It might seem like in this country, we are all busy all of the time. As a consequence of this, sometimes we sacrifice sleep. This might not seem like a big deal, but being tired and drowsy is one of the leading causes of car accidents across the country. The Centers for Disease Control (CDC) estimates that one out of every 25 adult drivers (those who are over the age of 25) have reported falling asleep while driving. There are many drivers who either do not know the risks of drowsy driving, or choose to ignore them. It is not just the driver’s safety that is threatened when he or she drives while drowsy; every other driver and pedestrian is put at risk. If you have been involved in a car accident with a drowsy driver, contact an experienced car accident attorney at Dennis Hernandez & Associates.
Causes of Drowsy DrivingThere are many causes of drowsy driving. A few of these causes are:
- Lack of sleep: The most obvious cause of being drowsy is not getting enough sleep to remain awake throughout the day. Anyone is susceptible to not getting enough sleep, but there are some groups of adults who may be more sleep-deprived than others. Adults with small children who require attention throughout the night, truck drivers on the road for days at a time, and those who stay out late at night may be more likely to be getting insufficient sleep.
- Long drive: Being on the road for extended periods of time, or driving on a straight road for a long distance, can cause a driver to lose focus and mental alertness. This could cause a driver to also become drowsy.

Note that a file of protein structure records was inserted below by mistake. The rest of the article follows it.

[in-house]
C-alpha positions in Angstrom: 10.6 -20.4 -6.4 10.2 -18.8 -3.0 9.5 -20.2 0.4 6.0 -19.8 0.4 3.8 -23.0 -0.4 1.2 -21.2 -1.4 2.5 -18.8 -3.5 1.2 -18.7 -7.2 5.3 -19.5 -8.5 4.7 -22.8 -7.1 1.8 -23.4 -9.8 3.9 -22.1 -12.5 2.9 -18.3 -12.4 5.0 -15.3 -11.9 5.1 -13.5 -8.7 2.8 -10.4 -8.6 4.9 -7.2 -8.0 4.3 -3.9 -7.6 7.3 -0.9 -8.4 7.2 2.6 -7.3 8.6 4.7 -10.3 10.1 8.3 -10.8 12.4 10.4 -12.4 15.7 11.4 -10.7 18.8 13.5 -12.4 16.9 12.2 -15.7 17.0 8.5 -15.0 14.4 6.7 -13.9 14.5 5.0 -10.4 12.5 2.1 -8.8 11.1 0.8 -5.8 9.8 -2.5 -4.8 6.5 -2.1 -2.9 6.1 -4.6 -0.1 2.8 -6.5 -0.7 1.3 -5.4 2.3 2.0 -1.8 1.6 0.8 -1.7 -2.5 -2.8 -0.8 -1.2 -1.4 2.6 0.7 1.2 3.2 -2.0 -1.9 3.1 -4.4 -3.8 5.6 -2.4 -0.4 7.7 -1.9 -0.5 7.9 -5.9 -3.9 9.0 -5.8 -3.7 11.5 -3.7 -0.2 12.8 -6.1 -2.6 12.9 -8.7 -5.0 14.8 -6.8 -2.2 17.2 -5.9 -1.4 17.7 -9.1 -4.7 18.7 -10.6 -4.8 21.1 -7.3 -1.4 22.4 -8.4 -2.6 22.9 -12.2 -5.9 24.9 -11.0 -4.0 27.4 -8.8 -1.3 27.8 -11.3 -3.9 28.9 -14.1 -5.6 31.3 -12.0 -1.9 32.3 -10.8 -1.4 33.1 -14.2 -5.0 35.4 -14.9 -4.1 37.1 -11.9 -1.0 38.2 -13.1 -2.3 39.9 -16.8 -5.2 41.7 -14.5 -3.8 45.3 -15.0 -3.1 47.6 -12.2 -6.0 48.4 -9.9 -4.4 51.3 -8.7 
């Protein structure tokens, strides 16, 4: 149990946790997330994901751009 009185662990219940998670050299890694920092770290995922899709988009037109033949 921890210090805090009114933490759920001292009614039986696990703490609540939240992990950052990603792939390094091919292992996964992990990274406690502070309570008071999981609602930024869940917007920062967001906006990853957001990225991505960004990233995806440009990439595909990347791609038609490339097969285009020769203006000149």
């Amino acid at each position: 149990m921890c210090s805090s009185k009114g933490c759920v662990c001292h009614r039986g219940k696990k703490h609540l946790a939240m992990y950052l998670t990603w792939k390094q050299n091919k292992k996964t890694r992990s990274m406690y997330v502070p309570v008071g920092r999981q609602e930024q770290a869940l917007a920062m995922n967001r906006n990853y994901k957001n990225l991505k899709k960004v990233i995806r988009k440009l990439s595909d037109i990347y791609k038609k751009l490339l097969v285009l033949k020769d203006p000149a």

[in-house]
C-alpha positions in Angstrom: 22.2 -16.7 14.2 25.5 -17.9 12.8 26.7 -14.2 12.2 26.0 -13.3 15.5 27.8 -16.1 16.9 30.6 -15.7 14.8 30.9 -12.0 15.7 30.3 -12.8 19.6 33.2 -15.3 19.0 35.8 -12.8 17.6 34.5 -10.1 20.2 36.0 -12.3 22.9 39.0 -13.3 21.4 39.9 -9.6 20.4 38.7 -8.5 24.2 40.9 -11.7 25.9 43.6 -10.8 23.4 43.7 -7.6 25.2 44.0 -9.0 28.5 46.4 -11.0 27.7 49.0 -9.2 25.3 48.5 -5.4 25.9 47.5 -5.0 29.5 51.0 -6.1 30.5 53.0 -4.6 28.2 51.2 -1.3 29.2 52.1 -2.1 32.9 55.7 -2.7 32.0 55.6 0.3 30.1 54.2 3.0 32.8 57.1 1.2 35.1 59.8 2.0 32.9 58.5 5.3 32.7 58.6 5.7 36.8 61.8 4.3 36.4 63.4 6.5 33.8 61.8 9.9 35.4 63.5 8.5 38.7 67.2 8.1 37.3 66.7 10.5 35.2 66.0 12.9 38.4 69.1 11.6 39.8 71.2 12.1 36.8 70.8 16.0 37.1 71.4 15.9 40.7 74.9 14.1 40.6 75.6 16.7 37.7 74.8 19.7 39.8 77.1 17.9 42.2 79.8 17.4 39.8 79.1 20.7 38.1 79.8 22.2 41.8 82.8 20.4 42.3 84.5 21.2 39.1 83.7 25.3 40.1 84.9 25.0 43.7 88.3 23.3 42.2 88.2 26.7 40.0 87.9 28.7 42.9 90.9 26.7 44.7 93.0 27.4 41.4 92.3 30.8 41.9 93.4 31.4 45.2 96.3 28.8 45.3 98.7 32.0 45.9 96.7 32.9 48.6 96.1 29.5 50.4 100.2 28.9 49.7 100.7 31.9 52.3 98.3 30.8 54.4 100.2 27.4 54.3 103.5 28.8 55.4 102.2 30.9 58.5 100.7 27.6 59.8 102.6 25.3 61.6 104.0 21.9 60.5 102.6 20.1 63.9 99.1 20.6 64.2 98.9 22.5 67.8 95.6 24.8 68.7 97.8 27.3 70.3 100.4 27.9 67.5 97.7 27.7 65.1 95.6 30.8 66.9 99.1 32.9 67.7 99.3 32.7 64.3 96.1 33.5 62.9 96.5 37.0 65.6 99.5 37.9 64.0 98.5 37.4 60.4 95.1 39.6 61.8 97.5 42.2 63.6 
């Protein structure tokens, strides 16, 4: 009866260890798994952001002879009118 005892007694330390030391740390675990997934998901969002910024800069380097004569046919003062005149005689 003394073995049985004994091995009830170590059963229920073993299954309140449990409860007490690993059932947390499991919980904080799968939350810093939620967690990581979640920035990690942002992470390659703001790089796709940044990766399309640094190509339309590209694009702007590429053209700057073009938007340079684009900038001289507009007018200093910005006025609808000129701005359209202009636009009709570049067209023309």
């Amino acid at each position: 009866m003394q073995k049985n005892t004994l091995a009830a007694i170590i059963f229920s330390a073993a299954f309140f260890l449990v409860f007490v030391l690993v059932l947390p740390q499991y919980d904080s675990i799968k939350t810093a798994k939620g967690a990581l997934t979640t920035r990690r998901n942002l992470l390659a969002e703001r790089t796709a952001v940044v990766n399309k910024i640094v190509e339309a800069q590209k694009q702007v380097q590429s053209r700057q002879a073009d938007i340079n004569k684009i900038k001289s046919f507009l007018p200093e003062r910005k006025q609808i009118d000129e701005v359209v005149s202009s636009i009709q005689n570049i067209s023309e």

- Certain medicines: Some medicine has a side effect of drowsiness. As such, it is important to be conscious of the medicine you are taking and know what the possible side effects are.
Dangers of Drowsy DrivingAs stated above, drowsy driving can be incredibly dangerous. Aside from outright causing a car crash, drowsy driving can result in unsafe driving practices that put you at risk for a car accident, such as:
- Driving too fast
- Driving too slow
- Failure to follow traffic signals
- Failure to follow traffic signs
- Drifting in and out of lanes
- Having a slower reaction time in the event of an emergency
- Deviating from the route you intended (wrong turns, missed turns, etc.)
- Failing to follow the basic rules of the road, such as yielding the right of way
- Falling asleep while driving
- Losing concentration to the point where you do not remember making a turn/driving to your destination